This is a technothriller to the max. It has epidemiological deliciousness spread throughout moments of sheer terror caused by animals behaving as they will and humans' almost infinite ability to throw up a huge wall of denial when met with a scary problem. In this case, the scary problem was a malarial mutation which is just likely enough to be believable. This book follows two different protagonists and provides two different view points, switching when necessary. I really like that in a novel, though I recognize that some of you may not, which is why you are getting the warning.

That said, this novel is a hot mess of characters, story lines, and subplots that mostly get resolved. If you don't like a book that makes you track details, then this is not the book for you. Also, there are clinical descriptions of the symptoms of this horrific virus. If you have a problem discussing bodily fluids and orifices around the dinner table, you may want to read this with an airsickness bag beside you.


The Da Vinci Code (Robert Langdon, Bk 2)
The Da Vinci Code (Robert Langdon, Bk 2)
Author: Dan Brown
Book Type: Paperback
  • Currently 4/5 Stars.
 100
Review Date: 6/23/2009
Helpful Score: 1


Some people say that "Angels & Demons" is a better book, but I found that "The Da Vinci Code" was one that I enjoyed more. I suppose it was because I saw the movie before reading this book which, in some ways, made the reading experience richer.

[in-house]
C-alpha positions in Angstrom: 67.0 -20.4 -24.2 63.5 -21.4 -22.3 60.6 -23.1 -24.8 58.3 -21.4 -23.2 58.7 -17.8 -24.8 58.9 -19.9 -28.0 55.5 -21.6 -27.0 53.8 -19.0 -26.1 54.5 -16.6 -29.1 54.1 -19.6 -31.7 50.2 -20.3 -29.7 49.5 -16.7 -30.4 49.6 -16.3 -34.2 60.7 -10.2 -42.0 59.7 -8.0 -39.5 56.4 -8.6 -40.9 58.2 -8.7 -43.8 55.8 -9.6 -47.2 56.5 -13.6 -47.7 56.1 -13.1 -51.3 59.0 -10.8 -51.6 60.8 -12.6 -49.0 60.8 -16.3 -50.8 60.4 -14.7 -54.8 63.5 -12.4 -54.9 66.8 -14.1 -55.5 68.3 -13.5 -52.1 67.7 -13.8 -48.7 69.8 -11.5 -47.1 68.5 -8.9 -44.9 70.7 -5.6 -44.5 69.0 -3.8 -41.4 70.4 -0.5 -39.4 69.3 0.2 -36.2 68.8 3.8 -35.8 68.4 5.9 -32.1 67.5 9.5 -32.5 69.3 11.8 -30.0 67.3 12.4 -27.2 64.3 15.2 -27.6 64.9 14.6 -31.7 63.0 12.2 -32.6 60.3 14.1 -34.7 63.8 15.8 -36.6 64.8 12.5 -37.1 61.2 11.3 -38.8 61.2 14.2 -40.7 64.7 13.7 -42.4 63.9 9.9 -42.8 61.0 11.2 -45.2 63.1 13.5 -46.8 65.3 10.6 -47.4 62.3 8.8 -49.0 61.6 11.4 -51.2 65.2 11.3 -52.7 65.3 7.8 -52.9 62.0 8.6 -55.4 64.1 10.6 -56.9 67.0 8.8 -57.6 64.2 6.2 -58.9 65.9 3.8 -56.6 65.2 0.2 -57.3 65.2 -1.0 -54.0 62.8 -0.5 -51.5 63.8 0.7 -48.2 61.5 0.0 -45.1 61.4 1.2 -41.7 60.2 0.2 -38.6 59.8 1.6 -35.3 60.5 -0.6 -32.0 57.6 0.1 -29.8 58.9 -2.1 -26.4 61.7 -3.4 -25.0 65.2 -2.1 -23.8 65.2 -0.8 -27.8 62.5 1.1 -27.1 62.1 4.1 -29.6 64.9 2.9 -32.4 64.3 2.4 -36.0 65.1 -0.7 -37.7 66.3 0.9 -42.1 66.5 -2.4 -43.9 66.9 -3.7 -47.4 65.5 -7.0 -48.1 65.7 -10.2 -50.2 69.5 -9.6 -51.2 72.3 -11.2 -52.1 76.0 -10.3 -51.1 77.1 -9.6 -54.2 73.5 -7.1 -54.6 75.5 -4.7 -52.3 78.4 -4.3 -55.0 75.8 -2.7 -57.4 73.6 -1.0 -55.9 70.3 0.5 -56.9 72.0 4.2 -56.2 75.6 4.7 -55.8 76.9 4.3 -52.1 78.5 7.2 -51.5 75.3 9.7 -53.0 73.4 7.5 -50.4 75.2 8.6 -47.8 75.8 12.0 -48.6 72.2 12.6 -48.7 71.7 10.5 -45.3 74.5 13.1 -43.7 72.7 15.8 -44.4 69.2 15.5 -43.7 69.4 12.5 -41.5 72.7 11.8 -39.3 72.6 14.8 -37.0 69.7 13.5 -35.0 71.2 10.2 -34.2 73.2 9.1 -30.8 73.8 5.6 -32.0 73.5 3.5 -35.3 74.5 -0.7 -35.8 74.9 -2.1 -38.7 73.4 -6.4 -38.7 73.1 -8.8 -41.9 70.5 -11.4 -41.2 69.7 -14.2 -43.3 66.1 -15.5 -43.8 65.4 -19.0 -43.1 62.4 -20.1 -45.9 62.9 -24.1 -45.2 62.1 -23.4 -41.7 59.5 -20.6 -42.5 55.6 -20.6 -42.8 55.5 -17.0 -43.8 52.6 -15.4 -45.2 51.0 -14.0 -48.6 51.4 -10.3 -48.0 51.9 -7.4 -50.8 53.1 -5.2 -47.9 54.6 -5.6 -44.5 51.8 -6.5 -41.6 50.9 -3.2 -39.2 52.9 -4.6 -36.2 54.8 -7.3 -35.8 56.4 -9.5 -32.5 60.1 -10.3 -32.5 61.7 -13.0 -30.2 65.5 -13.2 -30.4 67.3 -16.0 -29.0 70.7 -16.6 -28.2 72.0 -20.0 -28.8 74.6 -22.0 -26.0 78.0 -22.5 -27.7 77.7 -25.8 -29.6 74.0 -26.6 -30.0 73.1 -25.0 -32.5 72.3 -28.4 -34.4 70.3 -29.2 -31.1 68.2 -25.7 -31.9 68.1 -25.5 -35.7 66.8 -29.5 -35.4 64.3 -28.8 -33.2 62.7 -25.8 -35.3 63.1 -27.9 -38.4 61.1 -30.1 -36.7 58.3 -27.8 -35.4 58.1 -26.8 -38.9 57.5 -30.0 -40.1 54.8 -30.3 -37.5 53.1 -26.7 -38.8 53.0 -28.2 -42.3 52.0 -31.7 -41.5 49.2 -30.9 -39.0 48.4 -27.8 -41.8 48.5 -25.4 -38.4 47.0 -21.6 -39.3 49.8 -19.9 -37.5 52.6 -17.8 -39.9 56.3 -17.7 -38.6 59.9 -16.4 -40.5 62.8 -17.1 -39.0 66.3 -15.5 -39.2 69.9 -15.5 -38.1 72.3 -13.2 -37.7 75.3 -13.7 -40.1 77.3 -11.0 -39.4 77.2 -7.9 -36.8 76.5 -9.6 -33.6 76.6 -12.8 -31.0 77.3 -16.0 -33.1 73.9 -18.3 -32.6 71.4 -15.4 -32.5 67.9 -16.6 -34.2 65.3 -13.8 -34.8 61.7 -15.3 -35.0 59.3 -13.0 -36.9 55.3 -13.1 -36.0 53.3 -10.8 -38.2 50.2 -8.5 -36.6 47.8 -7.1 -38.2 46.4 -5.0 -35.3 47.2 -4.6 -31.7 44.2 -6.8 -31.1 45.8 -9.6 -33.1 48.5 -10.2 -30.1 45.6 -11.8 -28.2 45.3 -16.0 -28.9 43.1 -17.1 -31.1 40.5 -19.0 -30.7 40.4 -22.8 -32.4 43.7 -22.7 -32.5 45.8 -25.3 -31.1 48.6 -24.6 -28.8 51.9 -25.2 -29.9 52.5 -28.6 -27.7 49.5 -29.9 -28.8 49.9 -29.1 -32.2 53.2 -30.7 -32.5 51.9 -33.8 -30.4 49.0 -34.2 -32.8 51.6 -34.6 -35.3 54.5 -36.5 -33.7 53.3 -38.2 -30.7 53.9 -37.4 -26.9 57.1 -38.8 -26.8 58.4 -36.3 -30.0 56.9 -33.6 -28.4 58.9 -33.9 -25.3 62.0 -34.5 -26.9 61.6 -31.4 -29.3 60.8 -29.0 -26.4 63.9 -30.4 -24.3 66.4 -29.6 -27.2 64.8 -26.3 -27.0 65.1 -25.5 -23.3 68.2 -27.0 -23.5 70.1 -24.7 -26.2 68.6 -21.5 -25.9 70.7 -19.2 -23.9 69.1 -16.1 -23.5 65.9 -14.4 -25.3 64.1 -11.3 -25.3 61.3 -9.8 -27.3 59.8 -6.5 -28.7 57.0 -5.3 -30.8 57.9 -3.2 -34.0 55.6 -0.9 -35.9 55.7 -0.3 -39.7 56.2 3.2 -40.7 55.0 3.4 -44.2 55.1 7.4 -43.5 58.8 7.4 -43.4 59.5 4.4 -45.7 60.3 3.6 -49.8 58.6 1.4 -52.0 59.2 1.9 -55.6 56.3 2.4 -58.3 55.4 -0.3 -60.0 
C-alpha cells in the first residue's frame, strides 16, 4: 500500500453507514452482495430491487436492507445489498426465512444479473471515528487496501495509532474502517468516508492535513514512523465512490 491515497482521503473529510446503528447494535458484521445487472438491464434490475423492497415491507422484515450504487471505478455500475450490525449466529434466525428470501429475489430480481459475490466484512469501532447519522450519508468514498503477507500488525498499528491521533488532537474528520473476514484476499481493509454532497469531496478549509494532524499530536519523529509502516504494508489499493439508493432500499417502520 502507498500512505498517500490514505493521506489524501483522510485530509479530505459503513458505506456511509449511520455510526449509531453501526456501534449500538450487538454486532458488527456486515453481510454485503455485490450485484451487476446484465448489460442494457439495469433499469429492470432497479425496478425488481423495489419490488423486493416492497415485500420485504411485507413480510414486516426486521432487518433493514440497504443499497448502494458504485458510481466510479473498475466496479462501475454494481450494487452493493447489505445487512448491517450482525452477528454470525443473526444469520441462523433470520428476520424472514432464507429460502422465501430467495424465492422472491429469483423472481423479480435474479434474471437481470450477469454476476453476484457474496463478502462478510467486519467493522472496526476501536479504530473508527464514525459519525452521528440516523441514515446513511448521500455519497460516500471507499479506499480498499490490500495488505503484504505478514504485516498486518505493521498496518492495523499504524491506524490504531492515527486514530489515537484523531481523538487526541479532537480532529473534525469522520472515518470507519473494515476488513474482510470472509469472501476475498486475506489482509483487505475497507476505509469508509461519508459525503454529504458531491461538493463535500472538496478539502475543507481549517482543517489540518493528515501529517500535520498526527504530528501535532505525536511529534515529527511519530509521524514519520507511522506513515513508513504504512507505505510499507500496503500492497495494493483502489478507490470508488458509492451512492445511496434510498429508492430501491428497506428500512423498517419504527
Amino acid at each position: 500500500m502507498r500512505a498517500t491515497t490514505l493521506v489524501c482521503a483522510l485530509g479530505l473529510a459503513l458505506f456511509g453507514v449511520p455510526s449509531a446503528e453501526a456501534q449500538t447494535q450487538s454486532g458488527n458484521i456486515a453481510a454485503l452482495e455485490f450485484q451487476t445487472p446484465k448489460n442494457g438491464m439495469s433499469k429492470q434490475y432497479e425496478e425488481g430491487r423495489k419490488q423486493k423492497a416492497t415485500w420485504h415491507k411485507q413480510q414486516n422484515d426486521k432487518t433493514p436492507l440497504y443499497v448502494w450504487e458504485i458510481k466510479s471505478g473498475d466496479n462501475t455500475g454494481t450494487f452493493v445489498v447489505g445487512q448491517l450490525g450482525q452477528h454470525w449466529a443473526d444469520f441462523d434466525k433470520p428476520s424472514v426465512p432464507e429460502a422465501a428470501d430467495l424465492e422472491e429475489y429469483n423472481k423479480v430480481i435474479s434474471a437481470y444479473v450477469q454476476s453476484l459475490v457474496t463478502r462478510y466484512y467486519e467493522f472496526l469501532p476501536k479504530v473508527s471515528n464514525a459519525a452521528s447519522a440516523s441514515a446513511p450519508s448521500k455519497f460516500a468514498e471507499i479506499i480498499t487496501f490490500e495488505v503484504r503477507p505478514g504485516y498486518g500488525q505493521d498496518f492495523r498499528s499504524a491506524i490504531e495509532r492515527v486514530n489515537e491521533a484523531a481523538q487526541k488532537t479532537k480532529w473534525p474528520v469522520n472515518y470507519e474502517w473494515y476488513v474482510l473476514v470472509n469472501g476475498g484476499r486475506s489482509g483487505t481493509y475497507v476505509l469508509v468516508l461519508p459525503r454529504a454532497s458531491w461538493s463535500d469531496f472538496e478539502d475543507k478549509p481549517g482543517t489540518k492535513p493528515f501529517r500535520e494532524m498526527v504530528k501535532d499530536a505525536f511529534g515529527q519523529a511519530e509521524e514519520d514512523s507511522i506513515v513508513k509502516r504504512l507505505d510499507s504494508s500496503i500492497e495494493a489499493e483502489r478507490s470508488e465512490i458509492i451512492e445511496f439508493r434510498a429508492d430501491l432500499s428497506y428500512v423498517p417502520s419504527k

This book is definitely a re-reader.


Detective
Detective
Author: Arthur Hailey
Book Type: Mass Market Paperback
  • Currently 3.7/5 Stars.
 48
Review Date: 2/27/2013
Helpful Score: 1


Once upon a time, I bought a bunch of books on eBay. They promised to send me a box filled with many different titles, and so they did. One of those titles was Detective by Arthur Hailey.

This is the story of a police detective named Malcolm Ainslie who lives and works in Florida. It follows - roughly - the investigation that is launched when a death row inmate confesses to actually having committed a lot more murders. The police had long suspected this, but they hadn't actually been able to hang the murders on Doil (that's the inmate).

Oh, and did I mention that Ainslie is a former priest-turned-detective?

This book takes you inside the heart and mind of a Florida detective. You encounter a lot of driving and/or sitting in the car, computers, triplicate forms, sexual advances, sexual retreats, sexual reminiscences, spouses being upset that work is a top priority, obnoxious rich people, bureaucracy, politics, and real life forensics that is less than conclusive, tape recorders (remember those?), double crossing, and flashbacks.

Between this book and Line of Duty, I feel that I have been given a real look inside the true world of police-work.

{Three star alt-text is, "I liked it." And I did.}


Do Androids Dream of Electric Sheep?
Do Androids Dream of Electric Sheep?
Author: Philip K. Dick
Book Type: Paperback
  • Currently 4/5 Stars.
 157
Review Date: 12/15/2011


From http://theinfamousj.livejournal.com/438647.html

I love, love, love, love dystopian fiction. This book title keeps being suggested time and time again, especially due to its similarity to The Lathe of Heaven.

Before I review the book, I just wanted to ask what, in Mercer's name, is up with the anti-Oregon hatred? The books I've been reading lately seem to be full of it. The Lathe of Heaven keeps having Oregon be the only place that is bombed and destroyed and then in this book Oregon is listed as a vast wasteland where only those who are suicidal should go.